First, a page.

gasoline prices they were already going up before Russian President Vladimir Putin launched the invasion of Ukraine. This is because during the pandemic, when gasoline fell below $2 a gallon in the United Statesproducers and refiners reduced production by almost 40%. Some refineries even closed for good. When the economy began to recover, it took them return to previous levels.

Then Russia, one of the main oil producers, invaded Ukraine, and Crude prices soared even higher. Production in the United States has increased, but not enough.

Food prices and hunger were already at crisis levels around the world before the Ukraine war, and the current shortage of fertilizers -also aggravated by the war in Russia – aggravates production problems. A study conducted by Oxfam in July 2021 revealed that the number of people living in famine conditions has multiplied by six compared to the year 2020, and that there are more people dying from malnutrition than from covid-19. The situation has deteriorated since Russian forces turned part of Ukraine’s agricultural land into war zones, and then they blocked key Ukrainian ports such as Odessa and they stole Ukrainian grain, depriving world markets of an important source of staple foods.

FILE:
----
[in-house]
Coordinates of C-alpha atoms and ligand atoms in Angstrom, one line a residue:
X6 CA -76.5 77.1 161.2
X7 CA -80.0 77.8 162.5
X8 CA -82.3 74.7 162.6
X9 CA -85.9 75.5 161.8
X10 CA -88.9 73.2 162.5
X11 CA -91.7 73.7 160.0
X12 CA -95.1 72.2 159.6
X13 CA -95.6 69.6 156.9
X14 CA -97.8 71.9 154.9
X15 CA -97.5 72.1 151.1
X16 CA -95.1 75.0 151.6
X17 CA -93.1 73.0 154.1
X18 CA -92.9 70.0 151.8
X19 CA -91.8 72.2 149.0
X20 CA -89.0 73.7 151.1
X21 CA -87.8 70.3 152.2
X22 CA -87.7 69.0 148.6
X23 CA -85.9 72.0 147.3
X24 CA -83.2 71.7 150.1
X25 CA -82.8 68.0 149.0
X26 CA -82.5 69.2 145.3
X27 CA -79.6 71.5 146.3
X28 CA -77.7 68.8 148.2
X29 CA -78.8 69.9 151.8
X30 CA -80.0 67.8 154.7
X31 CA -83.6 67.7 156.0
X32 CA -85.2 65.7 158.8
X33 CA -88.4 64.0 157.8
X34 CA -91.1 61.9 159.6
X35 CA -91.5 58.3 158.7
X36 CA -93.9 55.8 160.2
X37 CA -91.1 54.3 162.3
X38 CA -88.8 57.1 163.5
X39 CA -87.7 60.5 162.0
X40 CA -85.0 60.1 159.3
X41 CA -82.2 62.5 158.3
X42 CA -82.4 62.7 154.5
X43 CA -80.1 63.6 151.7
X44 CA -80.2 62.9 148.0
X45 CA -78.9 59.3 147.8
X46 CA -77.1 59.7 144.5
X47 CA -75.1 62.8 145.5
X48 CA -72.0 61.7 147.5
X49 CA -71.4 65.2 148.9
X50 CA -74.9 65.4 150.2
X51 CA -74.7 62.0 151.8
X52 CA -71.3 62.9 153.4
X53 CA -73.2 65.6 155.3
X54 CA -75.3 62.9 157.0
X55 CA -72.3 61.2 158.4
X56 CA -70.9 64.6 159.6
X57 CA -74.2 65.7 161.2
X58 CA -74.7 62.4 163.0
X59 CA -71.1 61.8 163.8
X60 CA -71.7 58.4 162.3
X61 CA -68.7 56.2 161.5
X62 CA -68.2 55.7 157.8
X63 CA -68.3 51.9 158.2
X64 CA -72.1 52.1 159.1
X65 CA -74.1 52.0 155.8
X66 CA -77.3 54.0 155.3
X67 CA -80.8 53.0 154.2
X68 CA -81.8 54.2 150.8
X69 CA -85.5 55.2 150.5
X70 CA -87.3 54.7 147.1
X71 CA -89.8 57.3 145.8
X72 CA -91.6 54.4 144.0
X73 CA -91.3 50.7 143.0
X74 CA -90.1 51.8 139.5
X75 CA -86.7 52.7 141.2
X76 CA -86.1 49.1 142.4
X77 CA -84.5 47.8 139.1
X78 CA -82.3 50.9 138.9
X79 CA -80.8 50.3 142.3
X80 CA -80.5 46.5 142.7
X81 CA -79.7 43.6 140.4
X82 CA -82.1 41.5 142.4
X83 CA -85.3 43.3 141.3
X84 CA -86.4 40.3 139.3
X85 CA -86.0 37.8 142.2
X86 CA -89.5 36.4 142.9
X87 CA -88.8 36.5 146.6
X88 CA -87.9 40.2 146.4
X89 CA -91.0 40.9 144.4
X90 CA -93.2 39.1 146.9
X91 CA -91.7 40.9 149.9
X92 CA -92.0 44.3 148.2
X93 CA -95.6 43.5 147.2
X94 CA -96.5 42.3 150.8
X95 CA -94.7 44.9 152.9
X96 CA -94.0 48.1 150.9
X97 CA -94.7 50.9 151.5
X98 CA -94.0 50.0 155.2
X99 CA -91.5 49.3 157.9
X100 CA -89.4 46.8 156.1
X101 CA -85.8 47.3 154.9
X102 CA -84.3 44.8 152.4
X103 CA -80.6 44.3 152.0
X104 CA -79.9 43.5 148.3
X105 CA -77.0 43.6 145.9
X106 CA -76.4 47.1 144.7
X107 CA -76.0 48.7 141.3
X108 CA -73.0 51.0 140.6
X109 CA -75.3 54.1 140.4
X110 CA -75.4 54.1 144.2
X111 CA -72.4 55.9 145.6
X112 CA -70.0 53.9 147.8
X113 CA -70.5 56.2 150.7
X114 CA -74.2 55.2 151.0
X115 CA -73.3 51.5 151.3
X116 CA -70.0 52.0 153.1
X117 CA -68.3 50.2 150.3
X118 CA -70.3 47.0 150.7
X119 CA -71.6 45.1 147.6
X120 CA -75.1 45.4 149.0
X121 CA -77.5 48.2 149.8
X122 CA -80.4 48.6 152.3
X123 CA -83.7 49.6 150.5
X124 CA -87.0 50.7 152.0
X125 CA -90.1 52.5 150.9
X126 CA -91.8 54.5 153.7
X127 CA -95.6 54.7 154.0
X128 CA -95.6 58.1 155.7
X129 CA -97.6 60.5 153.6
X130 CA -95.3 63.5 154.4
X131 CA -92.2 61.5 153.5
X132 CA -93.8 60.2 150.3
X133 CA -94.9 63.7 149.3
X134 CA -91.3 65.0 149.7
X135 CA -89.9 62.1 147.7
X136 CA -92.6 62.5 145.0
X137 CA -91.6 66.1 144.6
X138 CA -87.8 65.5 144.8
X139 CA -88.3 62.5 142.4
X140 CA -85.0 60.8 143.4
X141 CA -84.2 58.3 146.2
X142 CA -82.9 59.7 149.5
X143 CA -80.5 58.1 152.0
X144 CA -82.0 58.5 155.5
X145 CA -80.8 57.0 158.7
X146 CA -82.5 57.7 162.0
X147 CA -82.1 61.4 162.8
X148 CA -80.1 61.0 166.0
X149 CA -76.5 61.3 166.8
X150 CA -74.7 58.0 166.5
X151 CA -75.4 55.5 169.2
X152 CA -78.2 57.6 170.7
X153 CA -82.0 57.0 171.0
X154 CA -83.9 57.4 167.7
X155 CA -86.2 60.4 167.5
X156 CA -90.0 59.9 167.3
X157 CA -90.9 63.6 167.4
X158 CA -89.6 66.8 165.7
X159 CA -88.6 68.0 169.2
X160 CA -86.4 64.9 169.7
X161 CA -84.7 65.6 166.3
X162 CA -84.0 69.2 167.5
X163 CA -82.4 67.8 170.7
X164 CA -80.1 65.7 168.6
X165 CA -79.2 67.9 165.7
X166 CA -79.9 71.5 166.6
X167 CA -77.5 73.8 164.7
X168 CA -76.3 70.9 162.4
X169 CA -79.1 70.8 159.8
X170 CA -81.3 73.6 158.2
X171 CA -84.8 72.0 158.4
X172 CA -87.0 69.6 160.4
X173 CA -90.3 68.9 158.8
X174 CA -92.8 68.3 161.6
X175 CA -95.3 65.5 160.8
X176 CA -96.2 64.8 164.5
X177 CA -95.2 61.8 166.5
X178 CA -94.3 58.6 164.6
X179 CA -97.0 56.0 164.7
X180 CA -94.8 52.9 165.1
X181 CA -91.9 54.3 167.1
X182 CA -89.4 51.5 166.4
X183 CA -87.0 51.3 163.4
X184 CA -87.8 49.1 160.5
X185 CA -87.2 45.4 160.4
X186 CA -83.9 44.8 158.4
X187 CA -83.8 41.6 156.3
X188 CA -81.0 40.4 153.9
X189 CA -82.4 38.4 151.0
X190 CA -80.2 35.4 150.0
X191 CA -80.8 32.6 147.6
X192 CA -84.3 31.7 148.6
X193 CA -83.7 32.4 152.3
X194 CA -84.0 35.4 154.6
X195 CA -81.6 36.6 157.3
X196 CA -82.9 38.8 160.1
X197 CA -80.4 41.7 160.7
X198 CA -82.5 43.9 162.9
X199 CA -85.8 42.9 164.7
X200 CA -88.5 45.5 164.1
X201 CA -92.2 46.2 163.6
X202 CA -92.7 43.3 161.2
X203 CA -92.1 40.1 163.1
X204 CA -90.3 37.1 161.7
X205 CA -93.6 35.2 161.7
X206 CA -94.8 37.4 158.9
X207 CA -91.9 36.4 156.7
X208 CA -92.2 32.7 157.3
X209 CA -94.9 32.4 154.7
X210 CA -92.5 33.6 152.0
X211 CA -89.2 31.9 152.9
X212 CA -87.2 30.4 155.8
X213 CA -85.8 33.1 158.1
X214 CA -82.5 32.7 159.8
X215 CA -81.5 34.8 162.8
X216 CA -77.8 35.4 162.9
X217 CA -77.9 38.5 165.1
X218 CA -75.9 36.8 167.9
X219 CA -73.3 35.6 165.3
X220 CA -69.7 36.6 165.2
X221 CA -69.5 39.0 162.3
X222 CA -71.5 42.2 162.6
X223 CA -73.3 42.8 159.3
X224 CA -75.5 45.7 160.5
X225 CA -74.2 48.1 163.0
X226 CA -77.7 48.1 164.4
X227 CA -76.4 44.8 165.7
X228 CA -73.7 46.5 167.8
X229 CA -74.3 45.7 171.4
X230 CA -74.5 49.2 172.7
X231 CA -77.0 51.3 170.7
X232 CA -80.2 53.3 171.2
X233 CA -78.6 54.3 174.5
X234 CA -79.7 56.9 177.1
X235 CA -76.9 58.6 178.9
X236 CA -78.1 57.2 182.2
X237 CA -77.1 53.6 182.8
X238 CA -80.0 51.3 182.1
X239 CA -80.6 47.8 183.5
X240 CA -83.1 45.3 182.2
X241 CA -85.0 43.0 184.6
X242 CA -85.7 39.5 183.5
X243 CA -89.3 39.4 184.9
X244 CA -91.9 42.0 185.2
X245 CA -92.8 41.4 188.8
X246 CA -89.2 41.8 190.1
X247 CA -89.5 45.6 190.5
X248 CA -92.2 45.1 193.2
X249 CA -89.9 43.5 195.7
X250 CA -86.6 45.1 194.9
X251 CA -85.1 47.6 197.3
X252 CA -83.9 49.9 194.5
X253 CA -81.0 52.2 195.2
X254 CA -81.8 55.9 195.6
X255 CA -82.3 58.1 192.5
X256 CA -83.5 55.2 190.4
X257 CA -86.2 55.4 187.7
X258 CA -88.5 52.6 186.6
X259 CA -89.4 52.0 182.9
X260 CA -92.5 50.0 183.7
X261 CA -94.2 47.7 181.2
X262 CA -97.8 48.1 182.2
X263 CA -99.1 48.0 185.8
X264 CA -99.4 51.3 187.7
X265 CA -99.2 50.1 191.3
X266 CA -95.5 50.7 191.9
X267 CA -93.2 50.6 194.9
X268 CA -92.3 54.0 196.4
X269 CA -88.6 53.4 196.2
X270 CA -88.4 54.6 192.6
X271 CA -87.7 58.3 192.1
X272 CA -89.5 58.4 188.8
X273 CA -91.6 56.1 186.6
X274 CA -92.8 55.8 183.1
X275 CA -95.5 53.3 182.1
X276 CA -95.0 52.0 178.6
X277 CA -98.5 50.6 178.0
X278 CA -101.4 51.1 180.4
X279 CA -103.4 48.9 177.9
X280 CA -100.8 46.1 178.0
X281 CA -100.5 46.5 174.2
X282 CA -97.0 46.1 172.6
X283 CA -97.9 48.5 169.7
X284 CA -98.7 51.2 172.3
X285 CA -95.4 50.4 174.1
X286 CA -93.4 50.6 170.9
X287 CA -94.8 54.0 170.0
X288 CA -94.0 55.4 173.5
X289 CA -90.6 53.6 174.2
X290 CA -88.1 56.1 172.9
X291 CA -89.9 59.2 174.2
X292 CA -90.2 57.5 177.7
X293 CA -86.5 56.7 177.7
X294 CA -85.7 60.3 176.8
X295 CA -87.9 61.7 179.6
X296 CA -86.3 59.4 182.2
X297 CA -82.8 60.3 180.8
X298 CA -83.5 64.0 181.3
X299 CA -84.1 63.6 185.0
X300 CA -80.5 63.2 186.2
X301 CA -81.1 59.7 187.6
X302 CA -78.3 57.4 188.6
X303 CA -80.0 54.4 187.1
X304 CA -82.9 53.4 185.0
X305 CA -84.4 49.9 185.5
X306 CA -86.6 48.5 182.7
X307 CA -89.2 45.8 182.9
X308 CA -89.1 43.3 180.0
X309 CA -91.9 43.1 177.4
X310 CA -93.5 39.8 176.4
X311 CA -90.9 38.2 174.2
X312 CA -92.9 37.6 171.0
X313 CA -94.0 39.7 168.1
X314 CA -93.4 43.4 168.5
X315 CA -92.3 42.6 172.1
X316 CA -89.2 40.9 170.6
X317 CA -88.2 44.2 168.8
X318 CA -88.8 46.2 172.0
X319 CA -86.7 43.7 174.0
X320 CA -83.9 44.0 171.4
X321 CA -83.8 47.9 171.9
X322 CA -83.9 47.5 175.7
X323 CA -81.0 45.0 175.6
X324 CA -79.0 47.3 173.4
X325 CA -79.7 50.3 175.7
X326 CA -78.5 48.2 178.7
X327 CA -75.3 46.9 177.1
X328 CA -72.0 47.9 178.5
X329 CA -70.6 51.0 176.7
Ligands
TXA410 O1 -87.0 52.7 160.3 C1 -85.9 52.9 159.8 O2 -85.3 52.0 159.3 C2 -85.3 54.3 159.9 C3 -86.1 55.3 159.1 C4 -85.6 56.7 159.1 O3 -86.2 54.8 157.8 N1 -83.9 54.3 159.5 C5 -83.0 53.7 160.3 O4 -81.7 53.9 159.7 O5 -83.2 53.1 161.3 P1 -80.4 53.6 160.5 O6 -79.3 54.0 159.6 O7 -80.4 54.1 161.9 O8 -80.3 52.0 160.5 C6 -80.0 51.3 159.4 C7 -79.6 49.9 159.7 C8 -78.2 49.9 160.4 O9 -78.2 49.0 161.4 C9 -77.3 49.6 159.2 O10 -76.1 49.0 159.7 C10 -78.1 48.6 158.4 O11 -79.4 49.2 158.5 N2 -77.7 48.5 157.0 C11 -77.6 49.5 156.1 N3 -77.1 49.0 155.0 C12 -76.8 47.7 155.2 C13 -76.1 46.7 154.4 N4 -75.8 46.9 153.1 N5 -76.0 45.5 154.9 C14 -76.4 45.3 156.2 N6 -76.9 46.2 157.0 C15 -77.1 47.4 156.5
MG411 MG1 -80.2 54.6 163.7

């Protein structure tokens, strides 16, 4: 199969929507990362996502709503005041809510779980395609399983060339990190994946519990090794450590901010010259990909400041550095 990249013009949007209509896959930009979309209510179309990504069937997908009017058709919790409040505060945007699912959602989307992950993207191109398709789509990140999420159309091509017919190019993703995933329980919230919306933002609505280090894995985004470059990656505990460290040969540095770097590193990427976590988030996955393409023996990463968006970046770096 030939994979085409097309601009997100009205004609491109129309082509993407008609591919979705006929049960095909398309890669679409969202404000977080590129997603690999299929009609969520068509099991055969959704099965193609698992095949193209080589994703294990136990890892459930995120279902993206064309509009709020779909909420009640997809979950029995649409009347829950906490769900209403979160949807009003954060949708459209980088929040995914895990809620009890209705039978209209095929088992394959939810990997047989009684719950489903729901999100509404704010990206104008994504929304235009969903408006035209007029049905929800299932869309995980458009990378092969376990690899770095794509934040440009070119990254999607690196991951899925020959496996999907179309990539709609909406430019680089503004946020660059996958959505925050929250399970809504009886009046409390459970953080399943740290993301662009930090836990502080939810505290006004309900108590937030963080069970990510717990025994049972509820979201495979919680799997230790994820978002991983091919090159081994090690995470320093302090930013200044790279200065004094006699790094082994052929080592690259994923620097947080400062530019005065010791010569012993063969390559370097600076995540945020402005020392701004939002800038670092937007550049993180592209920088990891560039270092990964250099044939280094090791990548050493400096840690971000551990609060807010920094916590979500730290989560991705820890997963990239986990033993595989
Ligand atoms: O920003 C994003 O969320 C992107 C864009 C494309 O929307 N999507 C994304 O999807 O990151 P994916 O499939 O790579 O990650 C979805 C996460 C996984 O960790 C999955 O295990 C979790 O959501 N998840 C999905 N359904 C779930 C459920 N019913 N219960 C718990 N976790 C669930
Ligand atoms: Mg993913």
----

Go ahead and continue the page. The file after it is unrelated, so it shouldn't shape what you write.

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The political impact is already startling. In Colombia, where the pandemic decimated the middle class and plunged million people in povertythe first round of the presidential elections last week produced a result shocking. After decades of electing center or center-right presidents, Colombian voters chose for a second round – on June 19 – a former leftist guerrilla, Senator Gustavo Petro, who promises profound change, and Rodolfo Hernández, a businessman and former mayor, 77, largely unknown, who some describe as a Colombian version of former US President Donald Trump, with views misogynists and a penchant for controversy.

With the majority of Colombians in a situation of food insecurity andl 40% living in poverty, voters chose two anti-establishment figures, which could be the reaction of a population traumatized by economic headwinds and worsening inequality.
When people experience extreme financial pain, they often demand change. And it seems that change is coming. Colombians are on edge.

Similar dramas are taking place around the world. Every country is different, and every situation includes multiple factors. But what is undeniable is that the impact of the coronavirus pandemic is lingering in far more significant ways than our tired debates about whether or not to wear masks or gather at home with friends.